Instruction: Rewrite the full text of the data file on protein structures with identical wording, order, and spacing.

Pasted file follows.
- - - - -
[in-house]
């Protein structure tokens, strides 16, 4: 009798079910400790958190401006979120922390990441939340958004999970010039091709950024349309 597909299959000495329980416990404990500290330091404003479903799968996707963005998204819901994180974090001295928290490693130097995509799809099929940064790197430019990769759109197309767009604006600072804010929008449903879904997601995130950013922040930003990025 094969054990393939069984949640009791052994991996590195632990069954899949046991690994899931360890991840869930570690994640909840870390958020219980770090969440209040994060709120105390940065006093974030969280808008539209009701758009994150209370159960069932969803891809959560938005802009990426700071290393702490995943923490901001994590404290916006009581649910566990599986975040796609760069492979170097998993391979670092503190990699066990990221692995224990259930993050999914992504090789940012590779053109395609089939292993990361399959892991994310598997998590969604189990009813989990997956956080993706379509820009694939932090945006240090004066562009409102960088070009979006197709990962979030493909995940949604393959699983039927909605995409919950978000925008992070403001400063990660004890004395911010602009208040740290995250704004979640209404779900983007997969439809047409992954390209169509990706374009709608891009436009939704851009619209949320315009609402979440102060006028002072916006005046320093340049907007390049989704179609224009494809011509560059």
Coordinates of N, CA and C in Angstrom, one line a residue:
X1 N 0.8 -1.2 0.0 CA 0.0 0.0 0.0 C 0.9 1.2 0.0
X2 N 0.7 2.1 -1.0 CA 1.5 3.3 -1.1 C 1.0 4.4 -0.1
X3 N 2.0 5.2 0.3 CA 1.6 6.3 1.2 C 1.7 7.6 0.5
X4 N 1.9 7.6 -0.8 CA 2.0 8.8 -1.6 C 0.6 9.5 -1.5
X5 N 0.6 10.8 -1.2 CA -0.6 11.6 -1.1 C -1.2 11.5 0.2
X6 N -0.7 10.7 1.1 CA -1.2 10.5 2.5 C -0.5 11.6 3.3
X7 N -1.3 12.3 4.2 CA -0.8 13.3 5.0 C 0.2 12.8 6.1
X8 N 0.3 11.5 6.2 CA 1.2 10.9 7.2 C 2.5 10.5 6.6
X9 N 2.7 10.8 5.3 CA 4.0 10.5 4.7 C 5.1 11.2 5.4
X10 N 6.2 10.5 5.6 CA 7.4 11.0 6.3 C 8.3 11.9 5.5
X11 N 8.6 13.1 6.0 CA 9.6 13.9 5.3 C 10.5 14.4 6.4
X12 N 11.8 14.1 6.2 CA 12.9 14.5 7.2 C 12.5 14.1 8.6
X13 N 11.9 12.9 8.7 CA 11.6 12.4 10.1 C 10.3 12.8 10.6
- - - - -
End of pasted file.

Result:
[in-house]
């Protein structure tokens, strides 16, 4: 009798079910400790958190401006979120922390990441939340958004999970010039091709950024349309 597909299959000495329980416990404990500290330091404003479903799968996707963005998204819901994180974090001295928290490693130097995509799809099929940064790197430019990769759109197309767009604006600072804010929008449903879904997601995130950013922040930003990025 094969054990393939069984949640009791052994991996590195632990069954899949046991690994899931360890991840869930570690994640909840870390958020219980770090969440209040994060709120105390940065006093974030969280808008539209009701758009994150209370159960069932969803891809959560938005802009990426700071290393702490995943923490901001994590404290916006009581649910566990599986975040796609760069492979170097998993391979670092503190990699066990990221692995224990259930993050999914992504090789940012590779053109395609089939292993990361399959892991994310598997998590969604189990009813989990997956956080993706379509820009694939932090945006240090004066562009409102960088070009979006197709990962979030493909995940949604393959699983039927909605995409919950978000925008992070403001400063990660004890004395911010602009208040740290995250704004979640209404779900983007997969439809047409992954390209169509990706374009709608891009436009939704851009619209949320315009609402979440102060006028002072916006005046320093340049907007390049989704179609224009494809011509560059």
Coordinates of N, CA and C in Angstrom, one line a residue:
X1 N 0.8 -1.2 0.0 CA 0.0 0.0 0.0 C 0.9 1.2 0.0
X2 N 0.7 2.1 -1.0 CA 1.5 3.3 -1.1 C 1.0 4.4 -0.1
X3 N 2.0 5.2 0.3 CA 1.6 6.3 1.2 C 1.7 7.6 0.5
X4 N 1.9 7.6 -0.8 CA 2.0 8.8 -1.6 C 0.6 9.5 -1.5
X5 N 0.6 10.8 -1.2 CA -0.6 11.6 -1.1 C -1.2 11.5 0.2
X6 N -0.7 10.7 1.1 CA -1.2 10.5 2.5 C -0.5 11.6 3.3
X7 N -1.3 12.3 4.2 CA -0.8 13.3 5.0 C 0.2 12.8 6.1
X8 N 0.3 11.5 6.2 CA 1.2 10.9 7.2 C 2.5 10.5 6.6
X9 N 2.7 10.8 5.3 CA 4.0 10.5 4.7 C 5.1 11.2 5.4
X10 N 6.2 10.5 5.6 CA 7.4 11.0 6.3 C 8.3 11.9 5.5
X11 N 8.6 13.1 6.0 CA 9.6 13.9 5.3 C 10.5 14.4 6.4
X12 N 11.8 14.1 6.2 CA 12.9 14.5 7.2 C 12.5 14.1 8.6
X13 N 11.9 12.9 8.7 CA 11.6 12.4 10.1 C 10.3 12.8 10.6